Streaming data ought to be the best music popularity measurement ever created. After all, it shows us which songs people play when they’re in control of their music. That data comes from every single streaming user—not just a paucity of PPM panelists as MScore shows. Unlike library tests and callout, streaming data reflects every song available, not merely the songs you choose to test.
If you’re like most programmers, however, incorporating streaming statistics into your music evaluation has created more confusion than clarity in your work:
The #1 most-streamed song this week might plummet next week.
Your #1 song in callout might only be the 35th biggest song on Spotify.
And even though you know DSPs have gone mainstream, you still wonder if the people dominating streaming usage are relevant to your radio station’s ratings.
The fact is streaming data gives us a far more complete and nuanced understanding of music consumption than sales data ever did—but that also makes interpreting streaming data a more complex and nuanced task.
It is a task you can master by the end of this post.
|In This Post…|
|· Meet the Records family and see how they consume music|
|· What is active and passive music consumption?|
|· How to spot active and passive consumption in streaming data|
|· Recommendations for using streaming data|
The key is evaluating streaming data from the perspective of how real people listen to music and spotting the different ways those real people relate to music. To connect those dots, let’s meet the Records family.
THE RECORDS FAMILY’S MUSIC CONSUMPTION
Dave Records: He was (and remains) a huge fan of Rush. He discovered Rush in middle school when a friend loaned him the Moving Pictures LP and he was hooked. He harassed his parents into taking him to Record Bar to buy Signals the day it was released and listened straight through for weeks. (He later bought those two albums on CD and still listens to them today.) He sat in his driveway to play Roll The Bones for the first time on his new car’s CD player, although that album isn’t one of his favorites today. His family doesn’t understood why Dave was so distraught over Neil Peart’s death.
Stella Records: Dave’s daughter Stella loves music as much as her dad. She’s really into Mitski, who she discovered when she saw the video for the song “Geyser” on YouTube and immediately listened to her previous album Puberty 2 on Spotify. When Mitski dropped Laurel Hell in 2022, Stella immediately went to Spotify and played every track for days. Usually, though, Stella plays a playlist of her favorite Mitski songs or other playlists she’s created that include her tracks and other favorite artists.
Michelle Records: Despite not getting his whole deal with Rush, Michelle married Dave. She likes music, but as a kid, she was happy to listen to the Top 40 station on her boombox while doing her homework. She always knew the big hits, but Michelle was never the first kid at school to know whatever new artist the cool kids were into. She still listens to the radio in the car, but these days it’s the AC station. Lately, she’ll say, “Alexa, play 80s music on Amazon Music” when it’s her night to cook dinner. She’s heard of Mitski and a few other artists Stella loves but couldn’t name any of their songs.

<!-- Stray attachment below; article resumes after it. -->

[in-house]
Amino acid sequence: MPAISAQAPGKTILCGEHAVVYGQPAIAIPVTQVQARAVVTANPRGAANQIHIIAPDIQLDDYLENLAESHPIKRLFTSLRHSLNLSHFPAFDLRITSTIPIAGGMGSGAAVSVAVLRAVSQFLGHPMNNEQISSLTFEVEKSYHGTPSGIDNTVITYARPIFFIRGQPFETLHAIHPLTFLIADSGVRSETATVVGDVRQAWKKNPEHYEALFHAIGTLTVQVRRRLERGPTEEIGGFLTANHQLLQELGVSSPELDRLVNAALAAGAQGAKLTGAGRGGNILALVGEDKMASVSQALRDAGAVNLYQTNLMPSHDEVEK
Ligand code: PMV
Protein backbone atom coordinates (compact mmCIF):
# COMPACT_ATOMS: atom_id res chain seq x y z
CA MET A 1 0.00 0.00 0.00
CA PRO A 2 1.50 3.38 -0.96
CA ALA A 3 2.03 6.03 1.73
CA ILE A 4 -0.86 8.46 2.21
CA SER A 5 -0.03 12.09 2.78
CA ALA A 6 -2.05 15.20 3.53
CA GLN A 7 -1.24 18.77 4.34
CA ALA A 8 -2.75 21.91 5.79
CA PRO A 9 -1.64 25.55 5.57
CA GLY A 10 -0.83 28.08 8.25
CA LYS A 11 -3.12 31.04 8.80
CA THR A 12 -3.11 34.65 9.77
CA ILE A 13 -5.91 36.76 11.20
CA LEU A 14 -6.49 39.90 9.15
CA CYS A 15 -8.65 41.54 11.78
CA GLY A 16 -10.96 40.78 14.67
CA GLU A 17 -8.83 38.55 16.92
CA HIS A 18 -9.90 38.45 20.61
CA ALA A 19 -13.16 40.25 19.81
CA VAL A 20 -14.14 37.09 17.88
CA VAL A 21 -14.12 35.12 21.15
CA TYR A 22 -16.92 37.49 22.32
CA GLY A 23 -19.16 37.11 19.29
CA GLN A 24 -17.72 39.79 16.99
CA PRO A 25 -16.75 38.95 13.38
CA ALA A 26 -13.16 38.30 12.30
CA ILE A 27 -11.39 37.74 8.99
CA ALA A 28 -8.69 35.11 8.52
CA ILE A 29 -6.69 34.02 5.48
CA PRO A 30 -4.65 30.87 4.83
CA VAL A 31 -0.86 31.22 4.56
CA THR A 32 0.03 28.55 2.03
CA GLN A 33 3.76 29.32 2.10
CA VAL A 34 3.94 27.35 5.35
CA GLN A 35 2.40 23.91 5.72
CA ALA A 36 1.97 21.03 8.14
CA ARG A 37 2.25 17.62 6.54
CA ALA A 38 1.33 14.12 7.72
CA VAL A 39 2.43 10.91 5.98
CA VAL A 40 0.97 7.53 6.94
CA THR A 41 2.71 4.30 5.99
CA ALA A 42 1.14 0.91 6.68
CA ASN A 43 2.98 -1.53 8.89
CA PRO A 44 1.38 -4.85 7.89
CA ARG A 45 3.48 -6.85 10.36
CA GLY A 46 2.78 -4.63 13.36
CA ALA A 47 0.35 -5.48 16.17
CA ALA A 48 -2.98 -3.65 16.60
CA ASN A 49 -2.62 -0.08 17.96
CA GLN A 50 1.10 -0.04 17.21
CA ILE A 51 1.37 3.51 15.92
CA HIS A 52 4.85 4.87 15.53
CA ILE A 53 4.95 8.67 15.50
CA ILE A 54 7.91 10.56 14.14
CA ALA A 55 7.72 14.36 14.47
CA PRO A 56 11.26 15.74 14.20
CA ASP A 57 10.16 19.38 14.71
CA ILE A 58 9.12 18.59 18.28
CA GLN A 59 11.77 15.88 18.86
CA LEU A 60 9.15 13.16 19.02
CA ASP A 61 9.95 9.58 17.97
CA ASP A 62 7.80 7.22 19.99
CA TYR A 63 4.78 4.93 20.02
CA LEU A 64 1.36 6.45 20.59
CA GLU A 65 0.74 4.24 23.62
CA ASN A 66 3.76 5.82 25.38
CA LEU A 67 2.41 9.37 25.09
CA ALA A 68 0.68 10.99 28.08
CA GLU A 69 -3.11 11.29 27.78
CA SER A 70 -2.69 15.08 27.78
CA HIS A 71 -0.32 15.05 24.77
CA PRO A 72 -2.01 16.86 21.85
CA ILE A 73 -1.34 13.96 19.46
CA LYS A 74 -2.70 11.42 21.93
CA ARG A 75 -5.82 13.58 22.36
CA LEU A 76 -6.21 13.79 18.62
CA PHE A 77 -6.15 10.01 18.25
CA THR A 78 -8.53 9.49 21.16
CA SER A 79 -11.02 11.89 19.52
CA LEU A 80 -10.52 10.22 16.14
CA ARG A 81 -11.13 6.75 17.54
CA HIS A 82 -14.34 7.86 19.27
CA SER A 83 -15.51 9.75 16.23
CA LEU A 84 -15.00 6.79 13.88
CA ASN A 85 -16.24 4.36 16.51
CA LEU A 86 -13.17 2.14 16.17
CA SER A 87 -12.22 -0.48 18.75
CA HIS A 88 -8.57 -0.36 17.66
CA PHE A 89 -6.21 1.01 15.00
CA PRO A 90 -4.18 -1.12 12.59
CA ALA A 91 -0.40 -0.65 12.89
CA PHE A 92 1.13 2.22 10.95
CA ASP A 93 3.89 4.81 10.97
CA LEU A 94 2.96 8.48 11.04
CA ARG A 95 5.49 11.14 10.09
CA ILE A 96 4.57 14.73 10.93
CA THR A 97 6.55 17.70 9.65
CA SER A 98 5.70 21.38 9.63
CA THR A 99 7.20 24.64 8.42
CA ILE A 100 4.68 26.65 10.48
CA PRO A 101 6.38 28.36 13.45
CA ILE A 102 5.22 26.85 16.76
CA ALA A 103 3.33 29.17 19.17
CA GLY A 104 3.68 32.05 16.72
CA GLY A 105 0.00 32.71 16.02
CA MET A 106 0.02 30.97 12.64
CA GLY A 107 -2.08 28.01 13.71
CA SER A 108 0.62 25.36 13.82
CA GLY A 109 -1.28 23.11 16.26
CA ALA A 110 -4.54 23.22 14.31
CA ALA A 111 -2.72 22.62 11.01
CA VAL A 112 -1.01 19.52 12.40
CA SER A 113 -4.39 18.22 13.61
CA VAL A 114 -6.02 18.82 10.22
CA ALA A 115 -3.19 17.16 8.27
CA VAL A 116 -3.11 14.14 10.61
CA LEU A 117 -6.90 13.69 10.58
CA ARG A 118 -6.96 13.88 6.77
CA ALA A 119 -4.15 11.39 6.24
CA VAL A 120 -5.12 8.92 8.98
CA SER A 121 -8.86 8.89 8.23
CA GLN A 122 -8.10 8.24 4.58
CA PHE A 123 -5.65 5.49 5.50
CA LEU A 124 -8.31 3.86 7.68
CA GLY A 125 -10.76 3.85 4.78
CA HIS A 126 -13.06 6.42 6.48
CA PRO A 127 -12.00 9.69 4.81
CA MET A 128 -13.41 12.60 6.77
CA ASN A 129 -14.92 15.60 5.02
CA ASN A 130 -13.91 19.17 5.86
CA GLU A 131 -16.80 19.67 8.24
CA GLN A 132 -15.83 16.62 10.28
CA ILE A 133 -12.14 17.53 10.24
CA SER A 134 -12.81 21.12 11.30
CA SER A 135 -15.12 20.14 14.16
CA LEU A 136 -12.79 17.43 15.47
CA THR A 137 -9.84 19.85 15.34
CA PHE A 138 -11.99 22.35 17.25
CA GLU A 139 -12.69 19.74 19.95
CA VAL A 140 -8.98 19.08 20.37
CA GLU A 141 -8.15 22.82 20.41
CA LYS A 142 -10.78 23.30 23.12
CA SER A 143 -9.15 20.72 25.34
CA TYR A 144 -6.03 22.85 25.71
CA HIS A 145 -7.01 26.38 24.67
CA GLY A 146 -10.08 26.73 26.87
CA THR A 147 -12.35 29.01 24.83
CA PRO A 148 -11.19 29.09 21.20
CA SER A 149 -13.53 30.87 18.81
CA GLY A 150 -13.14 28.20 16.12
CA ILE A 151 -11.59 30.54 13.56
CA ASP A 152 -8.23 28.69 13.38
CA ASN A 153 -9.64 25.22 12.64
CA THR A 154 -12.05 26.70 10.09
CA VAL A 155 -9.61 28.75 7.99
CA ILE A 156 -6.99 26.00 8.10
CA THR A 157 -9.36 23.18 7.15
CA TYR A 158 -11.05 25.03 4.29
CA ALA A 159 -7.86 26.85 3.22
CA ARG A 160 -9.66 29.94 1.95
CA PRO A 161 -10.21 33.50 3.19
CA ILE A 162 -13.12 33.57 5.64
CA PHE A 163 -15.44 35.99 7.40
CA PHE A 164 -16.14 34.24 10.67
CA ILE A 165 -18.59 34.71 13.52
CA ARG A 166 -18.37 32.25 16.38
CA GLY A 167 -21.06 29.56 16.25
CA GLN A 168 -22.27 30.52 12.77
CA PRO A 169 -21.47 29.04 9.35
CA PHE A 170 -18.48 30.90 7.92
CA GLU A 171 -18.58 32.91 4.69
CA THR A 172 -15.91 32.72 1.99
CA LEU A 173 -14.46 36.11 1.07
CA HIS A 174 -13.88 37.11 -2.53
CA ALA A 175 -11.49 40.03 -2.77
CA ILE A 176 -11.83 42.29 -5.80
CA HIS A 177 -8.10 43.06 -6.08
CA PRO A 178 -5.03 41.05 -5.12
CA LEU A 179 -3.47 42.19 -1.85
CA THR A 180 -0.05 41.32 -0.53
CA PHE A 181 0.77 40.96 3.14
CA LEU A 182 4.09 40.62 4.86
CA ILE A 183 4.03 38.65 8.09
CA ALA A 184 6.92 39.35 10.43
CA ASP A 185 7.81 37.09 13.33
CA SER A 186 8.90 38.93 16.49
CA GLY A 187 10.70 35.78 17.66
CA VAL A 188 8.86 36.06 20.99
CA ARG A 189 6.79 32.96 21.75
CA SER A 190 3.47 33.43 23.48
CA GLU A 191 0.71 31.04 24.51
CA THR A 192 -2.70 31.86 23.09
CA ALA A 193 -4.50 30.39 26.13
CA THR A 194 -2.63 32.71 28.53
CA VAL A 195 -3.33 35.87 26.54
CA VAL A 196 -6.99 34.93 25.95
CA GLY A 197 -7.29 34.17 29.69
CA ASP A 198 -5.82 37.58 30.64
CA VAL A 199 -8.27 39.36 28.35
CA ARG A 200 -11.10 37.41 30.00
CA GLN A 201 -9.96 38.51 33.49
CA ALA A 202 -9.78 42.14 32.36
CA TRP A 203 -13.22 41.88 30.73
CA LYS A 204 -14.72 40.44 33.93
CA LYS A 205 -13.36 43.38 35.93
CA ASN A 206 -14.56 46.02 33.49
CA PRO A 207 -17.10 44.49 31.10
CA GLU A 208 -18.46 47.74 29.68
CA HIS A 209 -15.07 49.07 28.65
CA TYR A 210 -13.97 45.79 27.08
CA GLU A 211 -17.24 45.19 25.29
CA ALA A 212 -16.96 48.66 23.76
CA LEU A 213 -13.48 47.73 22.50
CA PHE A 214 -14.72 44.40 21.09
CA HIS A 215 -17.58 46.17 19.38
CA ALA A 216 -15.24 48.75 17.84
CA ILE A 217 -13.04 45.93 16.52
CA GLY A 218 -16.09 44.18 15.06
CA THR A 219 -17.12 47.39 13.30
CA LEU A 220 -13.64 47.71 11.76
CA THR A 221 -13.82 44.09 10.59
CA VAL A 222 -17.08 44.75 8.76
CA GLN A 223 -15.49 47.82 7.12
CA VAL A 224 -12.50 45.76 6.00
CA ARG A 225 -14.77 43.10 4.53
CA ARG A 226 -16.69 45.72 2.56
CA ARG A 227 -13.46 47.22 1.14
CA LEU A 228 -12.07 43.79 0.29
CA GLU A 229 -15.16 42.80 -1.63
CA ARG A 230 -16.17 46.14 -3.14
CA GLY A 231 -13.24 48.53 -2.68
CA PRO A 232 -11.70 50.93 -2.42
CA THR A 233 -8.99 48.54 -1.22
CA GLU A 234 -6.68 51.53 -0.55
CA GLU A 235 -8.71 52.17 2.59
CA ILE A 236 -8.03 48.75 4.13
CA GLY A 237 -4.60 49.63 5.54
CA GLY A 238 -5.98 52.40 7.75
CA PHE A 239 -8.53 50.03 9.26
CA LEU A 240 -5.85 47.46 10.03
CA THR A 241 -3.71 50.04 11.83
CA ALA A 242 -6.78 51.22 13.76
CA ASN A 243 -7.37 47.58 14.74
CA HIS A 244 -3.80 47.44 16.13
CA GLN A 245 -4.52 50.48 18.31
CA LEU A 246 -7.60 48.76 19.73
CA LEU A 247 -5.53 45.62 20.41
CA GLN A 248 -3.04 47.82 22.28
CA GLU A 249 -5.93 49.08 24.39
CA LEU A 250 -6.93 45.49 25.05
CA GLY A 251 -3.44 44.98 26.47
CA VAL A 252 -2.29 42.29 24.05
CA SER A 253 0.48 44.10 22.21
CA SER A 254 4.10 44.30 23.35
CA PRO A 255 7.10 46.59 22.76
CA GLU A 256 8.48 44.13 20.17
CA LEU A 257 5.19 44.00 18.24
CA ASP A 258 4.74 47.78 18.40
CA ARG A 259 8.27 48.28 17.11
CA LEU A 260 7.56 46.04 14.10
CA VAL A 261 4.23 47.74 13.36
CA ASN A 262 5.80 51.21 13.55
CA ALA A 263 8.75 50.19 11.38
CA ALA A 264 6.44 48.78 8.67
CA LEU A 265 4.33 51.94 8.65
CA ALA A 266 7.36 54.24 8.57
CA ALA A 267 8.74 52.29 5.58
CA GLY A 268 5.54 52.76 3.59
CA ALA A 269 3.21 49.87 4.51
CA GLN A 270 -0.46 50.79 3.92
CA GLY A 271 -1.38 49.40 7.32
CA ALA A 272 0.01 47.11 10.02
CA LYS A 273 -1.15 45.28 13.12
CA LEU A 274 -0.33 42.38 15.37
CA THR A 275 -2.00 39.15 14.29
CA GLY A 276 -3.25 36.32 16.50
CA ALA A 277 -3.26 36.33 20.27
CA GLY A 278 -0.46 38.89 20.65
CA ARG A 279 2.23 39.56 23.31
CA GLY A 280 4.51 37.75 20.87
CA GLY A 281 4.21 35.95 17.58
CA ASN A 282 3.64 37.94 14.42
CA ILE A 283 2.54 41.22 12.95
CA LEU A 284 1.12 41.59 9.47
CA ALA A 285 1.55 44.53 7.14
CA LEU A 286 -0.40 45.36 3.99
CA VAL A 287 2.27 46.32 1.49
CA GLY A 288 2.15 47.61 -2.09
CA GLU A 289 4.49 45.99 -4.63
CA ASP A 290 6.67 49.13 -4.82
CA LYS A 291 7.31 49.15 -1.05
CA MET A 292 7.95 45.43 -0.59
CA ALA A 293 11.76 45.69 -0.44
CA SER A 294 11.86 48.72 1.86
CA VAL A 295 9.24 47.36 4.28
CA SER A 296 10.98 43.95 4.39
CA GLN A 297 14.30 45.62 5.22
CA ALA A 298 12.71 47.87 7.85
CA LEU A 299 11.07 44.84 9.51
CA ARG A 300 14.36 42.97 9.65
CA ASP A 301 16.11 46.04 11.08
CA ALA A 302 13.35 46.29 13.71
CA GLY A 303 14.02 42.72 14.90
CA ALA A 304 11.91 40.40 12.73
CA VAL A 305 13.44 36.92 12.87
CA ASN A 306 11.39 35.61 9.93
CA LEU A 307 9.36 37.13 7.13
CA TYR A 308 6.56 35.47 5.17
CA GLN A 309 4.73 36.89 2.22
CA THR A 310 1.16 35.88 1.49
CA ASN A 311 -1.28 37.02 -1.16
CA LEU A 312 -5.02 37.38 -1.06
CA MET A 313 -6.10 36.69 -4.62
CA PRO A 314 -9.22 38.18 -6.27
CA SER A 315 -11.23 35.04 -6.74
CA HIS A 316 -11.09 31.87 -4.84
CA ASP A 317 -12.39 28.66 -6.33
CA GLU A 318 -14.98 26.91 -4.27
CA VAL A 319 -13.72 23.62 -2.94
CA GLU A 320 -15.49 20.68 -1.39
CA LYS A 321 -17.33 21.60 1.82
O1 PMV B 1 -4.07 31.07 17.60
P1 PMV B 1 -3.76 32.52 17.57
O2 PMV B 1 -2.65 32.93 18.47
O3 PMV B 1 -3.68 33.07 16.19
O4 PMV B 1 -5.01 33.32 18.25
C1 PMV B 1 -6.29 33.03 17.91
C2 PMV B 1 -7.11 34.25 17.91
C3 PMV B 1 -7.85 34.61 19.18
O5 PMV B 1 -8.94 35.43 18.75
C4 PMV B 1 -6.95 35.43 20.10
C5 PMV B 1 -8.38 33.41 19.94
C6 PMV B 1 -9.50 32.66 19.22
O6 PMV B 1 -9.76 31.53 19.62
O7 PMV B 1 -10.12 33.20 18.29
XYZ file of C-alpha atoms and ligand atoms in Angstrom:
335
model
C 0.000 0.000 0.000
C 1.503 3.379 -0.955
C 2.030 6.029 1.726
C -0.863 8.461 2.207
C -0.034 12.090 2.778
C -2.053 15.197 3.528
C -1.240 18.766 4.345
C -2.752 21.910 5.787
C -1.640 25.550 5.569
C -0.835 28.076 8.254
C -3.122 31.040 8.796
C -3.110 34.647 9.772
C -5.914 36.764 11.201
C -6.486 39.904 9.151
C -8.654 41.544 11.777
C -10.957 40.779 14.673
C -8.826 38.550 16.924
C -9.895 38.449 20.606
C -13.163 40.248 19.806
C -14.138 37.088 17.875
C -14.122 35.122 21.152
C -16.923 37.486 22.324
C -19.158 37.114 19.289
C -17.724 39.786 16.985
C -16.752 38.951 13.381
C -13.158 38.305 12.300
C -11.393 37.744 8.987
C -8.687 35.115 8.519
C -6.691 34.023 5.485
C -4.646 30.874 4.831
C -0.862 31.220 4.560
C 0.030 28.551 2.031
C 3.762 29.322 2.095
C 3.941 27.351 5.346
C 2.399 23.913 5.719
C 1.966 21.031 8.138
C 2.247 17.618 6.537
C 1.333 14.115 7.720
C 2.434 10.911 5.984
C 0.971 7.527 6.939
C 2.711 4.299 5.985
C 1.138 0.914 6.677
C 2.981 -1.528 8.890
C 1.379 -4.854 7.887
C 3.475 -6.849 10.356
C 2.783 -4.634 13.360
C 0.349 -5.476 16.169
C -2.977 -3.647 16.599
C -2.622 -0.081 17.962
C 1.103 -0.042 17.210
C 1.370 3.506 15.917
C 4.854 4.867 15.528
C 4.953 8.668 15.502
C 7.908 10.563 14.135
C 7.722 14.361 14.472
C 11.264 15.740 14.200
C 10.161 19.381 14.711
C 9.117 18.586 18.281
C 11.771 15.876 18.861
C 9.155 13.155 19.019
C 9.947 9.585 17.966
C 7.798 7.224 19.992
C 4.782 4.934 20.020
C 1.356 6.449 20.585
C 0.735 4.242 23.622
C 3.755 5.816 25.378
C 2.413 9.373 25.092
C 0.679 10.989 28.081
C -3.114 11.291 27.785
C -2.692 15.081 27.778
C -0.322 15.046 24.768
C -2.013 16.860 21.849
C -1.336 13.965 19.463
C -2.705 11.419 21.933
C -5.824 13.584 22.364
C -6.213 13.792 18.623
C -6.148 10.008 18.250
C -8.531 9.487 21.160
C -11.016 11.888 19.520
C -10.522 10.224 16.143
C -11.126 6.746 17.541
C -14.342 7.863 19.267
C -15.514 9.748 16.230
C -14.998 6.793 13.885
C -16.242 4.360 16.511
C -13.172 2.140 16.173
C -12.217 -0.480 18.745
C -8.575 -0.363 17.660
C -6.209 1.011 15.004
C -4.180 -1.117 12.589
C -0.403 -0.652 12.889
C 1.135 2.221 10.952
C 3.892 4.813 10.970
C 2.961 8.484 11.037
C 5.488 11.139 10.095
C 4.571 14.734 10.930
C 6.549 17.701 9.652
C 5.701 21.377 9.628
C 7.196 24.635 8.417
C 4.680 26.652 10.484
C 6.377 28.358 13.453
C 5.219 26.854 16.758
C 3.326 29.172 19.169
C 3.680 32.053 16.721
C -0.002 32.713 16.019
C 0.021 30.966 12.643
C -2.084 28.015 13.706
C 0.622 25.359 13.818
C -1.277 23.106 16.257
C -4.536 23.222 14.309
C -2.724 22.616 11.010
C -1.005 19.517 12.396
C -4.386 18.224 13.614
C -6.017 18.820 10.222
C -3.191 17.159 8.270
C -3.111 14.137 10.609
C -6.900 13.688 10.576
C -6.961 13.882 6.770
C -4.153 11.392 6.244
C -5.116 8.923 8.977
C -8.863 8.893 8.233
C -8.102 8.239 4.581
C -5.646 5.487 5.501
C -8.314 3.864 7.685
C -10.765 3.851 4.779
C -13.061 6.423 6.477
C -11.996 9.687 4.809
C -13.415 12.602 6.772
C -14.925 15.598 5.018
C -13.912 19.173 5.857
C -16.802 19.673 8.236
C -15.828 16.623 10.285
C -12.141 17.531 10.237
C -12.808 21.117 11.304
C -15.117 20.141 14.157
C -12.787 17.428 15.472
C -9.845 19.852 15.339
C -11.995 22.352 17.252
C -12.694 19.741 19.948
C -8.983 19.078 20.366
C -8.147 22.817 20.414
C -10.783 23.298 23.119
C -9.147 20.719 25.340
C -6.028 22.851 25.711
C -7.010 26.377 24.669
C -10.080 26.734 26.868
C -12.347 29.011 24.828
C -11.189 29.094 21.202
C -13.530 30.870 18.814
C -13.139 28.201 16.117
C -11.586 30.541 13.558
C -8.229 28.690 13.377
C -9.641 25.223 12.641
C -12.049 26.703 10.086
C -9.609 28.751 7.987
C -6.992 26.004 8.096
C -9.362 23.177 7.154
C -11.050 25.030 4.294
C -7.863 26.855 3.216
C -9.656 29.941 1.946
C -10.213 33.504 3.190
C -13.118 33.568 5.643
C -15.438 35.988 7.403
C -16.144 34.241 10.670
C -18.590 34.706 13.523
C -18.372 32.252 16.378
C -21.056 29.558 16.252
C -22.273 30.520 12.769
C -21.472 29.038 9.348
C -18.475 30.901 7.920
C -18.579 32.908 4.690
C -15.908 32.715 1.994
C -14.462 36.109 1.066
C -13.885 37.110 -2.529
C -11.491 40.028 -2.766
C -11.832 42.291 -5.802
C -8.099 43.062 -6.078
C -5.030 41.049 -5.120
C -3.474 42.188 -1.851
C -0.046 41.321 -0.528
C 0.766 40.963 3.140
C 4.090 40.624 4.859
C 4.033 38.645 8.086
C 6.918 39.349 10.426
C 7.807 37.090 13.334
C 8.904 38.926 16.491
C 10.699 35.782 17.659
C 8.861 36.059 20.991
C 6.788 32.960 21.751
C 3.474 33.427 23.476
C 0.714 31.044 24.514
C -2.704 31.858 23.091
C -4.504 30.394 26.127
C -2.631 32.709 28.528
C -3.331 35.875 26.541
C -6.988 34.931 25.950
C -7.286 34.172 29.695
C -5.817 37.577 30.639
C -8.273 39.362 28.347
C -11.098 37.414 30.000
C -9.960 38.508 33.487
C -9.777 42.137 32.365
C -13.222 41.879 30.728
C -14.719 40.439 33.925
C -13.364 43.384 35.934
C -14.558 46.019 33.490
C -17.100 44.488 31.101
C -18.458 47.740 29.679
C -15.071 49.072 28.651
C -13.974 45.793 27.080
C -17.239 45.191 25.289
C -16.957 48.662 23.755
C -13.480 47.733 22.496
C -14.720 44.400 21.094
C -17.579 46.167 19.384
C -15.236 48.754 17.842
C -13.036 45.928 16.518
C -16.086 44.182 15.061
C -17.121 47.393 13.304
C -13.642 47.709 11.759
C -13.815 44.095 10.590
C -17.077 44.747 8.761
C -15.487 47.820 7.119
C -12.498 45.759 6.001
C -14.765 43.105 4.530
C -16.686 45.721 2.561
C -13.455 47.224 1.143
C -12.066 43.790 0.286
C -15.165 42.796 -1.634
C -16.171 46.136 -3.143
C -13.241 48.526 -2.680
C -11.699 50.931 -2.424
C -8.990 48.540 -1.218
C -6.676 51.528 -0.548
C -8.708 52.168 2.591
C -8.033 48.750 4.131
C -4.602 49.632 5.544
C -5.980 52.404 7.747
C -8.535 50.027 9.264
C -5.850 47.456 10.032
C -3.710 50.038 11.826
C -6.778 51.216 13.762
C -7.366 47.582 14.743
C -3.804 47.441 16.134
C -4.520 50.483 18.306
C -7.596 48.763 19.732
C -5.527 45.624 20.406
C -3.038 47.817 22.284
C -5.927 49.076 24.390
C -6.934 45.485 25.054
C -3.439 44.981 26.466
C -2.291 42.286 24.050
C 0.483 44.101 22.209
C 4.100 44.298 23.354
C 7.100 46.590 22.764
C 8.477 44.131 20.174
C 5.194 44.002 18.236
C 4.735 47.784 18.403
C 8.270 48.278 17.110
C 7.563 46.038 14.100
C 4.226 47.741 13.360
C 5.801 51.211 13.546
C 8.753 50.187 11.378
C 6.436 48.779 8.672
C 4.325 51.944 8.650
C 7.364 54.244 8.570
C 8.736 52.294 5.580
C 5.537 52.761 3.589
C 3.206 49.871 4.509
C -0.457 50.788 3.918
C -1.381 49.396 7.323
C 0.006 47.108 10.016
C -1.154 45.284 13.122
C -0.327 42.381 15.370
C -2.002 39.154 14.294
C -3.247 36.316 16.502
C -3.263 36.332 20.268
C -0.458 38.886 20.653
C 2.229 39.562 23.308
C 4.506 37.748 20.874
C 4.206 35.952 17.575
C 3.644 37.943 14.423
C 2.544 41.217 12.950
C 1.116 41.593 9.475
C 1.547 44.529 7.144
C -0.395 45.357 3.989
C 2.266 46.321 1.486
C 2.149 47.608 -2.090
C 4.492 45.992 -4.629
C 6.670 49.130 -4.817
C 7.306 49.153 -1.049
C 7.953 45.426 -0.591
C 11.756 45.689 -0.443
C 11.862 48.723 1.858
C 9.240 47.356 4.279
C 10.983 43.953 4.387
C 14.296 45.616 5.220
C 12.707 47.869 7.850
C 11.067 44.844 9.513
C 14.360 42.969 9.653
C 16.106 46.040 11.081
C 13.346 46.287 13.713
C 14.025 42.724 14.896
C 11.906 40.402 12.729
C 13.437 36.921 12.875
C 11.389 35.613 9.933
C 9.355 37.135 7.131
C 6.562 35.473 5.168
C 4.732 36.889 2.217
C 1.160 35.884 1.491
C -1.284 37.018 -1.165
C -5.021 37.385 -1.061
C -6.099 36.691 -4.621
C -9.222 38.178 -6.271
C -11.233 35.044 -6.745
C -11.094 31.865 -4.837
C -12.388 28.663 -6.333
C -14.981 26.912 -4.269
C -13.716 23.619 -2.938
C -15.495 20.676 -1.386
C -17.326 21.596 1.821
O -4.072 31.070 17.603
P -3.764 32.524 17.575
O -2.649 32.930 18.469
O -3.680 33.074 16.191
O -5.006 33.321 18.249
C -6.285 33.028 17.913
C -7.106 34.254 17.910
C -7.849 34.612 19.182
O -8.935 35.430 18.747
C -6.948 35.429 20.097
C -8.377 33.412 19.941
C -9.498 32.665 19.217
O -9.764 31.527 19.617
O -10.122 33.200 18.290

Liam Records: Liam is more like his mom than his dad. He’ll check out a playlist on Spotify if a friend shares it with him. Sometimes, he’ll ask his parents to turn on the local Alternative station in hopes they play “Classic Rock,” by which he means Weezer. However, Liam spends a lot more time thinking about his soccer team than music.
“ACTIVE” VS. “PASSIVE” LISTENER?
While we’ve portrayed Dave and Stella as “Active” and Michelle and Liam as “Passive” listeners, that’s not the whole story.
Dave might listen to Rush intently, but Dave also listened to the local AOR station as a teenager, where he got to know a lot of other bands simply by hearing their songs over and over. He still plays the local Classic Rock station in the car. He cranks it up whenever they play “Limelight,” but he’ll also keep it on when they play Van Halen.
His daughter Stella claims to hate mainstream music, but she somehow knows the big hits from Post Malone and The Weeknd and has even been rumored to hum along to “Blinding Lights.”
Michelle usually wasn’t into music, but she was really into Madonna. She harassed her parents into taking her and her friends to the Who’s That Girl World Tour. Starting with Like a Virgin, she bought every new Madonna album for years, first on cassette and later on CD—although she never quite got Ray Of Light and she hid Erotica as soon as she became a mom. Michelle just created a Madonna playlist on her Amazon Music app.
Despite being far more into Fortnight than music, Liam just discovered Nirvana. Not only has he been playing Nevermind and In Utero on repeat, but he also keeps asking his parents for detailed personal accounts of the day Kurt Cobain died. He’s disgusted that Dave and Michelle weren’t paying attention that fateful April day.
Some folks are more into music than others. However, it is inaccurate to categorize people into “active” or “passive” listeners. Individuals exhibit both active and passive music consumption patterns for different artists and during different stages of life.
“ACTIVE” OR “PASSIVE” MEDIA?
When Dave drove to Sam Goody to buy Rush’s Roll The Bones CD, he became part of the Billboard 200 album chart when SoundScan captured his purchase. We considered Dave’s cash register feedback “active” research.
When Michele was 18, she got a call from her local Top 40 station’s callout research company. She didn’t recognize the newest songs and didn’t have strong feelings about songs she only vaguely recognized. However, the big hits she did know well—she loved eight of them (including Madonna’s “Vogue”), downright hated two of them, and merely liked the rest.
We call Michelle’s callout call “passive” research because her feedback involved songs she didn’t choose to hear.
However, the distinction of sales data reflecting “active” appeal and radio’s music research reflecting “passive” appeal does not mean that playing a CD is inherently “active” listening or radio is inherently “passive” listening: